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Let's create some sample data

n = 10;
data = Table[{RandomReal[], RandomReal[], RandomReal[], RandomReal[], 
RandomInteger[{-1, 2}], RandomInteger[{0, 15000}]}, {i, 1, n}]

Now, I want to find the minimum and the maximum value of the last column (#6) only when the fifth one has an integer value 1 or 2, thus excluding the -1 and 0.

Any suggestions?

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up vote 0 down vote accepted

Not pretty, but work

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It works like a charm. Thank you very much! – Vaggelis_Z Jul 29 '14 at 9:11
@Vaggelis_Z I suggest you use a different method. This code performs the same selection redundantly, once for Max and once for Min. – Mr.Wizard Jul 30 '14 at 12:56
@Mr.Wizard I don't quite understand your point. Could you elaborate (explain) it a little bit more? – Vaggelis_Z Jul 30 '14 at 14:30
@Vaggelis_Z My point is that this is not efficiently written. Select is part of the function that is mapped to {Max,Min} therefor the selection is run twice. Worse, the selection function is not focused on the fifth column: it is checking for a 1 or 2 anywhere in the sublist. While for the given example this does not change the result it is hardly correct. – Mr.Wizard Jul 30 '14 at 14:50
@Vaggelis_Z If it is the use of Alternatives that you like consider: {Min@#, Max@#} & @ Pick[#6, #5, 1 | 2] & @@ (data\[Transpose]) – Mr.Wizard Jul 30 '14 at 14:55

Though it isn't the focus of your question there is a much faster way to generate your example data:

Join[RandomReal[1, {n, 4}], Transpose[RandomInteger[#, n] & /@ {{-1, 2}, 15000}], 2]

For the problem itself I also chose Pick but I used Transpose and Positive instead:

{Min@#, Max@#} & @ Pick[#6, Positive @ #5] & @@ (data\[Transpose])

This proves to be about twice as fast as sebhofer's code:

n = 1*^6;

data = Join[RandomReal[1, {n, 4}], Transpose[RandomInteger[#, n] & /@ {{-1, 2}, 15000}], 2]

{Min@#, Max@#} & @ Pick[#6, Positive @ #5] & @@ (data\[Transpose])         // Timing // First

Through[{Max, Min}@Pick[data[[;; , 6]], HeavisideTheta@data[[;; , 5]], 1]] // Timing // First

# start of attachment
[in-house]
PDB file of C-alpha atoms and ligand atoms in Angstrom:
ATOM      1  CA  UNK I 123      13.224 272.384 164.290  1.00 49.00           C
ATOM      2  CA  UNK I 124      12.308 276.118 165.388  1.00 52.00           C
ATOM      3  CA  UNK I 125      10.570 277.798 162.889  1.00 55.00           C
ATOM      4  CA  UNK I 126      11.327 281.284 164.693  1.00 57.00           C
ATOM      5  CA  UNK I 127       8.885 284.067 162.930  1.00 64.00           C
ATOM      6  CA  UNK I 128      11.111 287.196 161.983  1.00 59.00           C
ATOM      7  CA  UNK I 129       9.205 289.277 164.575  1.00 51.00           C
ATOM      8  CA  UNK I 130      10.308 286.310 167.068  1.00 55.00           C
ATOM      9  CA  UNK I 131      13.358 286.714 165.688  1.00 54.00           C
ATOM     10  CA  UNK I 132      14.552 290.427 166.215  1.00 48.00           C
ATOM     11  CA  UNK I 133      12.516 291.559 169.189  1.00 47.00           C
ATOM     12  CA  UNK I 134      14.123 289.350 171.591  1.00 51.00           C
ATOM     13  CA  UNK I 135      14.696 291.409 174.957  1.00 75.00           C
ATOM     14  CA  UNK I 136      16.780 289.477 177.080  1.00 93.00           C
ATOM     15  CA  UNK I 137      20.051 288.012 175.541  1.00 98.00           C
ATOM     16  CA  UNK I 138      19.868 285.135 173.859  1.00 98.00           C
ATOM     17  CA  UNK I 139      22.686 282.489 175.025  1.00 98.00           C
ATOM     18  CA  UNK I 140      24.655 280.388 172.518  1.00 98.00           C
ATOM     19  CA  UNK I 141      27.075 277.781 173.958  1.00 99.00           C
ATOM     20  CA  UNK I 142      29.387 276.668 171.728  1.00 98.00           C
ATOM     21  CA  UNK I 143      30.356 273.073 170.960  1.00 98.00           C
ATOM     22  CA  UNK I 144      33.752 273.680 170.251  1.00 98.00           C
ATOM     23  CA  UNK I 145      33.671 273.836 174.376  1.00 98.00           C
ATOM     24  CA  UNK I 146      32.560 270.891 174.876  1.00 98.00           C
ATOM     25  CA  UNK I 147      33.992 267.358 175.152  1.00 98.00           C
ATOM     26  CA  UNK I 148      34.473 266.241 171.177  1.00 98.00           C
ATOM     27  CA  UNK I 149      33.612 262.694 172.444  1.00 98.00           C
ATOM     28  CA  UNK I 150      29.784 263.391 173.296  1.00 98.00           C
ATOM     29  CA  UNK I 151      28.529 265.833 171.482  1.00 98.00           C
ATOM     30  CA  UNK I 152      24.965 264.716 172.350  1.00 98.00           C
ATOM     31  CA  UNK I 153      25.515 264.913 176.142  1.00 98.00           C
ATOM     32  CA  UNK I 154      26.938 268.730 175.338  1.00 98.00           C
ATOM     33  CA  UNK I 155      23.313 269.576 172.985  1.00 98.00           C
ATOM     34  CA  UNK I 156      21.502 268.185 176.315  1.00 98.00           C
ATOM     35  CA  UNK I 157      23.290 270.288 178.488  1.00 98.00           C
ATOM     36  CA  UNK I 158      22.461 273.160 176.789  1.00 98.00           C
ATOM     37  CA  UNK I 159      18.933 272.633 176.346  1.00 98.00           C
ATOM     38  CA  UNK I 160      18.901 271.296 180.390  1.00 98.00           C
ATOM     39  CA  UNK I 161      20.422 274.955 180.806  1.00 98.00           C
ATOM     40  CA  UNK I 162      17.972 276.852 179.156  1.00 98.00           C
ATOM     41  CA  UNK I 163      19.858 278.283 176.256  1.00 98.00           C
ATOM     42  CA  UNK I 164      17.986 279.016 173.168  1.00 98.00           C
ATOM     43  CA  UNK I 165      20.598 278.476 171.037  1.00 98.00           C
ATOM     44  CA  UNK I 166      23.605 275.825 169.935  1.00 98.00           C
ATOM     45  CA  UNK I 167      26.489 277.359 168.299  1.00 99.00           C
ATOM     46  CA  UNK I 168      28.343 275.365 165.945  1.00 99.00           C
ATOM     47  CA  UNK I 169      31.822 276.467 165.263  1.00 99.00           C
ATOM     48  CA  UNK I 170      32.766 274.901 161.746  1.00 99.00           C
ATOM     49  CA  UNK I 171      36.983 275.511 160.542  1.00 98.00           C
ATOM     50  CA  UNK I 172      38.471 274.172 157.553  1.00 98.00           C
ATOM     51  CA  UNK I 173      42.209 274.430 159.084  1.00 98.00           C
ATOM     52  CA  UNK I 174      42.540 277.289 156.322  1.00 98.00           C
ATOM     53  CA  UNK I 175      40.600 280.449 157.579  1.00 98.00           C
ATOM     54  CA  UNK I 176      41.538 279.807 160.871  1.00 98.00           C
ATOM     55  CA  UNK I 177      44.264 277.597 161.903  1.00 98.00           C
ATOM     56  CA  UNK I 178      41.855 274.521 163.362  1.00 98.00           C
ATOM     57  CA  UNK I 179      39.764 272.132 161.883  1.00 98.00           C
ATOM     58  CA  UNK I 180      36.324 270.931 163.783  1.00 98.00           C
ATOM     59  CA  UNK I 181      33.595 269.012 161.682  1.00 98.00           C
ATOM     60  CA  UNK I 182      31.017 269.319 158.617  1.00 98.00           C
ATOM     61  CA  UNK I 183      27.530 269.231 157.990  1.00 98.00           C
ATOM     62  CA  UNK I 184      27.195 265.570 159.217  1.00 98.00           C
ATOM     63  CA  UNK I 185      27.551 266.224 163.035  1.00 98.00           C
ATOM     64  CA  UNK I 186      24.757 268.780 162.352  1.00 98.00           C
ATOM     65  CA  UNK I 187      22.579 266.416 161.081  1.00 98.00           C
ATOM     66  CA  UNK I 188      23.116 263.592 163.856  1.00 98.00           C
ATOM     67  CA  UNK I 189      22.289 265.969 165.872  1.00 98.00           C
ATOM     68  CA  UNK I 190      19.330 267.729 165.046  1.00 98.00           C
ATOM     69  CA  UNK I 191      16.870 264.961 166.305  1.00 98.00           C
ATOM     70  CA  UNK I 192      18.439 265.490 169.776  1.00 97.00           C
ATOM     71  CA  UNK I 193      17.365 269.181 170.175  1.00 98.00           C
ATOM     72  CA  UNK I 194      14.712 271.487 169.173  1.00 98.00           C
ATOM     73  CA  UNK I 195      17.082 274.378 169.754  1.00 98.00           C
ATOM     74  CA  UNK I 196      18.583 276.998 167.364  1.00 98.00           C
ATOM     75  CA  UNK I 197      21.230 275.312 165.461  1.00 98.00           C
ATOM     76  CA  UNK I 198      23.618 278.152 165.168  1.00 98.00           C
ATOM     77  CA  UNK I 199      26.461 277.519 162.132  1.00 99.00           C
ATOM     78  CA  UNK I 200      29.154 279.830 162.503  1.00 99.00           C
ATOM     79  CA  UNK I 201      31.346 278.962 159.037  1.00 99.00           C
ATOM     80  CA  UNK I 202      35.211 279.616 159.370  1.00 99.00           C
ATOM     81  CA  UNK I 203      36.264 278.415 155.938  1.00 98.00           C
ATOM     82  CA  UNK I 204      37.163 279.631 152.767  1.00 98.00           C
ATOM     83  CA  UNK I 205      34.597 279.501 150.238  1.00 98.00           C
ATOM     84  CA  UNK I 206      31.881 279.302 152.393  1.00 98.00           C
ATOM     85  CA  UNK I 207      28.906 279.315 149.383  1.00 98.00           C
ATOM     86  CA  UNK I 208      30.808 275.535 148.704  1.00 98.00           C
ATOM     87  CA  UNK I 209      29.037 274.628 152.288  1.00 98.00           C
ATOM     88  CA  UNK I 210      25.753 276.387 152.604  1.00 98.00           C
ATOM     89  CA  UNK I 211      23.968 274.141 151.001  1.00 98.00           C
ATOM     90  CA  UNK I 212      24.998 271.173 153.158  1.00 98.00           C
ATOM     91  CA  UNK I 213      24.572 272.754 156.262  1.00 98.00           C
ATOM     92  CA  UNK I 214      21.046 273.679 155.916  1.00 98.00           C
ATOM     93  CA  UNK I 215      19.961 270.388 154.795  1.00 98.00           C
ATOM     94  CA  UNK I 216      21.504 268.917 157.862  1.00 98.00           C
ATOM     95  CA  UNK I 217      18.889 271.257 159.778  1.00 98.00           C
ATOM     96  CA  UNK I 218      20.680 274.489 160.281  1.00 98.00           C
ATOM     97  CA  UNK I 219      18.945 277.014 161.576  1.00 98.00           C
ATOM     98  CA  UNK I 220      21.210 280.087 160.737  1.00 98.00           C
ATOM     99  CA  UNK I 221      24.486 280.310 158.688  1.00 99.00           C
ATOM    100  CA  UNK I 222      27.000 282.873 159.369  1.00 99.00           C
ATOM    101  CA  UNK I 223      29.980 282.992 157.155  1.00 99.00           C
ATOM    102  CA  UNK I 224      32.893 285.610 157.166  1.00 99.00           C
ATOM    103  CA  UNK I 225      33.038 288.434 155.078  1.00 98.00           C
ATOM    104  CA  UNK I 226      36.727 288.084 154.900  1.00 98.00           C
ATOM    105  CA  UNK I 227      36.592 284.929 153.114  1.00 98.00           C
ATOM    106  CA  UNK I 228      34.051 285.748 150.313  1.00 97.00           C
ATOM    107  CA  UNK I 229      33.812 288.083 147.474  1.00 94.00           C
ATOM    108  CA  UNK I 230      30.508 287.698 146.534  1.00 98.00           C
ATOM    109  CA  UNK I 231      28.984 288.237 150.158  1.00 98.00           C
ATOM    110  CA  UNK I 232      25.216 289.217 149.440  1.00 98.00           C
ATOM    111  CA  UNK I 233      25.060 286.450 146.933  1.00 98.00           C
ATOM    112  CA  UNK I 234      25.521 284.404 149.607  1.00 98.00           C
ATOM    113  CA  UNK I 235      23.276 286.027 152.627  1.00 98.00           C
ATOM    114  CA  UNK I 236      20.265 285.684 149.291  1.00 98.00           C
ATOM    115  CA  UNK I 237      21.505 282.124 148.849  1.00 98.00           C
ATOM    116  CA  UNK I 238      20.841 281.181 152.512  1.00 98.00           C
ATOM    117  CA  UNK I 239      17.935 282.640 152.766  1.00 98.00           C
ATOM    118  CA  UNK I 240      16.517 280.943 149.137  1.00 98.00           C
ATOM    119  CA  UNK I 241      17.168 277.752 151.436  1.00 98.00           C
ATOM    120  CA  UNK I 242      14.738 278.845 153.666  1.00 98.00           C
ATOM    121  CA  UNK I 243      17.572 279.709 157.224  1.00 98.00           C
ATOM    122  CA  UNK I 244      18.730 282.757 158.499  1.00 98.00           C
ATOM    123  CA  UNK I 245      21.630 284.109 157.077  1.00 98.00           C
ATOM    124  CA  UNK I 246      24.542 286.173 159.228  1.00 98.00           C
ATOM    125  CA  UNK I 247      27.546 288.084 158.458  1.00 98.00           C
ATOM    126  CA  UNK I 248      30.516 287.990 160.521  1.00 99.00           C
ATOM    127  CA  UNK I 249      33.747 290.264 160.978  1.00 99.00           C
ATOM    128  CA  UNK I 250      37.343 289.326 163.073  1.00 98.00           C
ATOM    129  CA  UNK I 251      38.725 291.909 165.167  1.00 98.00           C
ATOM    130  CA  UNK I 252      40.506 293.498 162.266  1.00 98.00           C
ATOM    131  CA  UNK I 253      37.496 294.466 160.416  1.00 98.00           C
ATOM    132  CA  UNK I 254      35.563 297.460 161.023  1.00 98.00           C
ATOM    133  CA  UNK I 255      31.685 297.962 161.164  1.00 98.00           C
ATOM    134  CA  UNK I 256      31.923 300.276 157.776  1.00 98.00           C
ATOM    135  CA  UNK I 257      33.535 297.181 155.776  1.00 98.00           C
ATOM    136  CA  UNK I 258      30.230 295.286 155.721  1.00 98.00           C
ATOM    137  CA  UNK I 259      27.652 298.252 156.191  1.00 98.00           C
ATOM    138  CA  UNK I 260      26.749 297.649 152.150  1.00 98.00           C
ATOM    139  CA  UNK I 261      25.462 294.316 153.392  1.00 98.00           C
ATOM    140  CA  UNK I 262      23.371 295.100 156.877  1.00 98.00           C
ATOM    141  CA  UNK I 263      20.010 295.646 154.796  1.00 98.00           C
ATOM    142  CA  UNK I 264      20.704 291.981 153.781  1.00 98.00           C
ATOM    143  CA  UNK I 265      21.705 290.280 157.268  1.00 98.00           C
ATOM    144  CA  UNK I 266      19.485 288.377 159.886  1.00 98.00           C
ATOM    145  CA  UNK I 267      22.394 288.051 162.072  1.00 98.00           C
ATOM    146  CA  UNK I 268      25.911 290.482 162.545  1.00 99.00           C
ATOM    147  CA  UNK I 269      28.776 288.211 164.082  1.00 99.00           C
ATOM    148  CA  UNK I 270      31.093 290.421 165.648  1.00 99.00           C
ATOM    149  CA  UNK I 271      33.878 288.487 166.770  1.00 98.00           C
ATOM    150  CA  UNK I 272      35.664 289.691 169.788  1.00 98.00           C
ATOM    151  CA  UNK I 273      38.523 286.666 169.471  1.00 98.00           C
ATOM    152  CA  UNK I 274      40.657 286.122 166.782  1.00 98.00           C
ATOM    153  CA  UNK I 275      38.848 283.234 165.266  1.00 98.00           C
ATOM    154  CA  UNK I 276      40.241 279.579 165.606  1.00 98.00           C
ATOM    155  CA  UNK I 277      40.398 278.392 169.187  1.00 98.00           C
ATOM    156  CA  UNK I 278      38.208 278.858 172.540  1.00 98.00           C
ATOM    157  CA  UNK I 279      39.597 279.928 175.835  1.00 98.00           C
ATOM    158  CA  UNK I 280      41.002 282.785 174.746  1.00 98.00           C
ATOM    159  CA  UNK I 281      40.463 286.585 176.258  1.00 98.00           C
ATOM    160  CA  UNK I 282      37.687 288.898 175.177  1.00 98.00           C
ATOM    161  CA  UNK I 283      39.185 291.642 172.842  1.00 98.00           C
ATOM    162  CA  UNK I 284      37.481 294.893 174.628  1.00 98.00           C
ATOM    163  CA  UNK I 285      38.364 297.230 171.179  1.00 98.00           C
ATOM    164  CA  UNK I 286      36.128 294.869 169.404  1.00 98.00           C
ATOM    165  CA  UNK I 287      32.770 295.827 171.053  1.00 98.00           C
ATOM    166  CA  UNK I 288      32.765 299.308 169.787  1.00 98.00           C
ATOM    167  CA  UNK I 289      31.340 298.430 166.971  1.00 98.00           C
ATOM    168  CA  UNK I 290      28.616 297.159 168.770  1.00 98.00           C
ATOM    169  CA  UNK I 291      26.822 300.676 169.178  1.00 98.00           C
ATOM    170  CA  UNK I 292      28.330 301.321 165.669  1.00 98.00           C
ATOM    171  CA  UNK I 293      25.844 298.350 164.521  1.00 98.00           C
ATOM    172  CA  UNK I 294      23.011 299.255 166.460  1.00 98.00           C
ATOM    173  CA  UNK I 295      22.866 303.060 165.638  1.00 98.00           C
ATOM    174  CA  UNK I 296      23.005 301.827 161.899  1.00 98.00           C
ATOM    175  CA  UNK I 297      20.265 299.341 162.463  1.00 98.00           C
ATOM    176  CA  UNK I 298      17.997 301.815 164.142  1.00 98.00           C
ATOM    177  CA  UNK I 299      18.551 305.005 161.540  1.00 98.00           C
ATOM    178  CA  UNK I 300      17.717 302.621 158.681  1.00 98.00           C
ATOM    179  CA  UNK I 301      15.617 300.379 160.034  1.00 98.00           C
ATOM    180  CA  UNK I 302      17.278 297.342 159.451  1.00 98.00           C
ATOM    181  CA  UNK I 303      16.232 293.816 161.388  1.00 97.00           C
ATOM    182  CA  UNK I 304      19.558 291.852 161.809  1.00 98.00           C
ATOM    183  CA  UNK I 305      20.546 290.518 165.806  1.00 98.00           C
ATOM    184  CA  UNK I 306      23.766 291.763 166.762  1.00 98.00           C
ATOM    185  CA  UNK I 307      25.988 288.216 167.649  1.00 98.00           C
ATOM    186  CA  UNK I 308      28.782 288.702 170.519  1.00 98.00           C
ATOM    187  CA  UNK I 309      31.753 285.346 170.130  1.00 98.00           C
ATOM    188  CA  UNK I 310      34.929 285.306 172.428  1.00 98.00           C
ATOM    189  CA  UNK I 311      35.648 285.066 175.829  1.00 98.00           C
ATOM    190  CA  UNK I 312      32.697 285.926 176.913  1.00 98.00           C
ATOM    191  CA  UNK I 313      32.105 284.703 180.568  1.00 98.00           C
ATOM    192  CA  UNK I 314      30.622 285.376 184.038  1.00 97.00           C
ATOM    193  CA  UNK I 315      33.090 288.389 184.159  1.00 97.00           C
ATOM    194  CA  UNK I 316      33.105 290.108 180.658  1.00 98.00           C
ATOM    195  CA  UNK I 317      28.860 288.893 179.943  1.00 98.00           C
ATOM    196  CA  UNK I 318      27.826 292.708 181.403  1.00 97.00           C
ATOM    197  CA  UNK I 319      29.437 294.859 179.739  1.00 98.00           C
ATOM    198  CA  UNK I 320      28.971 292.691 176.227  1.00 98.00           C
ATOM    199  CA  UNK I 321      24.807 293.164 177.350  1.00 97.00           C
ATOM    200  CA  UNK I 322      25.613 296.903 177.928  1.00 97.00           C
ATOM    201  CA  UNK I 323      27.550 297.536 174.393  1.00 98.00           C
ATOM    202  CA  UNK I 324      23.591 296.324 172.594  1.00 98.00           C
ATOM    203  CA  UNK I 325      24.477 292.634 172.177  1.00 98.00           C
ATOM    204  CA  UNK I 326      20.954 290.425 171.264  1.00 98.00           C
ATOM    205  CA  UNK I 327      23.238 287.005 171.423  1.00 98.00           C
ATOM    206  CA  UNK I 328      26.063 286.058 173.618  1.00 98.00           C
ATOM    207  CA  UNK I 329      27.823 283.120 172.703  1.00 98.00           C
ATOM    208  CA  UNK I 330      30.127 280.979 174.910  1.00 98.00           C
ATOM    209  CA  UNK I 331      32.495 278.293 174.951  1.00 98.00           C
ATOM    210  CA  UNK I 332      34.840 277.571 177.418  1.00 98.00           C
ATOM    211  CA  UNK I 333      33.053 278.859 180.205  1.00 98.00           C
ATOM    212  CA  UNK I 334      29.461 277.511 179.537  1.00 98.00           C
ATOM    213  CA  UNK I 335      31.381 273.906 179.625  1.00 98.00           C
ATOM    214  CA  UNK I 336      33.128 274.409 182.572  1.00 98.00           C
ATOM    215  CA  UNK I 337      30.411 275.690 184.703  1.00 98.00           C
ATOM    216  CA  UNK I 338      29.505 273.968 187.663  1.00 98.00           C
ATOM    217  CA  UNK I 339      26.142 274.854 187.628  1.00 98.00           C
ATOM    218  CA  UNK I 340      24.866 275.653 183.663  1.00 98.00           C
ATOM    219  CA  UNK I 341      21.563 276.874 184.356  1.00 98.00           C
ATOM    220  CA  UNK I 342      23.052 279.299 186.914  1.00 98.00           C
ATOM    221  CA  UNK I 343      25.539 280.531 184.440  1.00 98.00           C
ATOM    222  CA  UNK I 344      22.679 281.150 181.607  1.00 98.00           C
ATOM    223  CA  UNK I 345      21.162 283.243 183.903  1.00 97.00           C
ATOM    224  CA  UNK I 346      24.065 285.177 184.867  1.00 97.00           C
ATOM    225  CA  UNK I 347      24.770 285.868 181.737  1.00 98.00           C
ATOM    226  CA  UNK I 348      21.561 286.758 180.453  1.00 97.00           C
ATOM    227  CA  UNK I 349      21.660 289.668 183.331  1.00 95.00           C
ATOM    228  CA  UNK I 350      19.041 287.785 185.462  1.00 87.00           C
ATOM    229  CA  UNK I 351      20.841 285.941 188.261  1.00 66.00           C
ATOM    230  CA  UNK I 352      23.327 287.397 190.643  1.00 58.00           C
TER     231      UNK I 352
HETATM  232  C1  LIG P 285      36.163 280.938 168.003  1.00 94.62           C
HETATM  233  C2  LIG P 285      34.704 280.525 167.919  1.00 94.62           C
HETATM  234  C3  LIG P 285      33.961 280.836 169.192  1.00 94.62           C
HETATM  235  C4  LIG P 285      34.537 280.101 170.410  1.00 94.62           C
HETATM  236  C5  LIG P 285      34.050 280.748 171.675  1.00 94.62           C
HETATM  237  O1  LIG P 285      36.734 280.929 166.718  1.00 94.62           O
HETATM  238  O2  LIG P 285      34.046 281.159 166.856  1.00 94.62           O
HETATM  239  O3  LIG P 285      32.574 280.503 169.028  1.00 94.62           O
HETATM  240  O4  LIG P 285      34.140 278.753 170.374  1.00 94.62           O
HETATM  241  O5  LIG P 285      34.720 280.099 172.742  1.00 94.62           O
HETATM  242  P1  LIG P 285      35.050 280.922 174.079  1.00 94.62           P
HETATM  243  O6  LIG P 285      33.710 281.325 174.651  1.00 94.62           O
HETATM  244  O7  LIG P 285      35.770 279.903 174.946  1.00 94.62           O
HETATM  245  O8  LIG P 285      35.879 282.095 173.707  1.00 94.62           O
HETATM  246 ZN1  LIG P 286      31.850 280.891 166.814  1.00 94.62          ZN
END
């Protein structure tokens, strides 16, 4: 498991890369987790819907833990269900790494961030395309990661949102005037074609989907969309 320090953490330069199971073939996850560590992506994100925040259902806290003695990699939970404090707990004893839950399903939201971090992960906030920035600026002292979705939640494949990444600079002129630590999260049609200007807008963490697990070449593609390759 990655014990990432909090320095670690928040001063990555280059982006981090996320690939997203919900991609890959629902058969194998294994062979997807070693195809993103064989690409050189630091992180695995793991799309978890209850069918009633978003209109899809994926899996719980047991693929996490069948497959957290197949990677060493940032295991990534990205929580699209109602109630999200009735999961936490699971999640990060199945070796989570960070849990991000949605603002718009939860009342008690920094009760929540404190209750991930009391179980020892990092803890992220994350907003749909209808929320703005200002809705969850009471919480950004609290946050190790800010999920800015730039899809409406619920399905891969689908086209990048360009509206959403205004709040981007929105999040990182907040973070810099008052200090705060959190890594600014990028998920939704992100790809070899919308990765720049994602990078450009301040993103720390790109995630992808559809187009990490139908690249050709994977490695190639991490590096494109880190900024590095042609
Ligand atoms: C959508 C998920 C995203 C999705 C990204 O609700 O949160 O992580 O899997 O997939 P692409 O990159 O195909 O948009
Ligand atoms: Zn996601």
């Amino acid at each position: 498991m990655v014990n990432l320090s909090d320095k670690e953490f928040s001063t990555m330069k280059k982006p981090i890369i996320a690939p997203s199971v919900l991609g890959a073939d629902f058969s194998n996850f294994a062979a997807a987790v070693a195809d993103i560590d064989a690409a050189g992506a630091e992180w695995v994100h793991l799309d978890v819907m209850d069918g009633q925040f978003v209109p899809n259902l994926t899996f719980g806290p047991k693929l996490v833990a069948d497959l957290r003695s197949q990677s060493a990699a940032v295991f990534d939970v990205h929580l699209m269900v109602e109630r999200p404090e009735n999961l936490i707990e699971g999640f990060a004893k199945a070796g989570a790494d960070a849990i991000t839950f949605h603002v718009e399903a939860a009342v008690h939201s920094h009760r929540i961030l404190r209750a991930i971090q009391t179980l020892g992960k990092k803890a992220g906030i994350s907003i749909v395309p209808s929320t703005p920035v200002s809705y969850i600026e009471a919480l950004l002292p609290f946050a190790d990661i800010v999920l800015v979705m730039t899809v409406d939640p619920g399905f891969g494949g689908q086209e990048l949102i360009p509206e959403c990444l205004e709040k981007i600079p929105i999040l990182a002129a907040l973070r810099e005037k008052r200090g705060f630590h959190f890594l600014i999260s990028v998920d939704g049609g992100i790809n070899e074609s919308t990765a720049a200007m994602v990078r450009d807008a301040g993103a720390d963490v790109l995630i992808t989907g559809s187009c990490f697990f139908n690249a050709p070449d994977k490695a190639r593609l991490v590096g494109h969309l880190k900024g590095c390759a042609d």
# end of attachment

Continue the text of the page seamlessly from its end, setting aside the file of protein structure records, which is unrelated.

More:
(Timings performed in version 10.0.)

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The Pick method seems the most intuitive. I was about to post my answer but I see that @Mr.Wizard already came up with it (of course). – seismatica Jul 30 '14 at 0:43
Well that was just a matter of time, wasn't it... :) – sebhofer Jul 30 '14 at 8:23
I think my new version is even faster though! – sebhofer Jul 30 '14 at 13:11
@sebhofer I can confirm that it is faster, and I'm not too surprised. Nevertheless like using Transpose as it lets me address columns with simply #5 or #6 which IMO make things much nicer to read. By the way you already had my vote. :-) – Mr.Wizard Jul 30 '14 at 14:15
@sebhofer It seems the transpose is costly because the data is not packed. Thread is actually faster in this case, but it doesn't match Part. With packed data such as data = RandomReal[{-2, 2}, {1*^6, 6}]; my code is still slightly faster than yours. :^) – Mr.Wizard Jul 30 '14 at 14:19

Slightly faster alternative (about factor of 10 speedup compared to accepted solution):

Through[{Max, Min}@Pick[data[[;; , 6]], HeavisideTheta@data[[;; , 5]], 1]]


And even a bit better

Through[{Max, Min}@Pick[data[[;; , 6]], Positive@data[[;; , 5]]]]

which I think is even a bit faster than Mr.Wizard's current method.

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MaximalBy, build-in function in v10.0.0.

f[list_] := 
  With[{x = list[[5]]}, If[x == 1 || x == 2, list[[6]], -1]];
MaximalBy[data, f]
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Unfortunately, I have v9.0. Thanks BTW. – Vaggelis_Z Jul 29 '14 at 9:07

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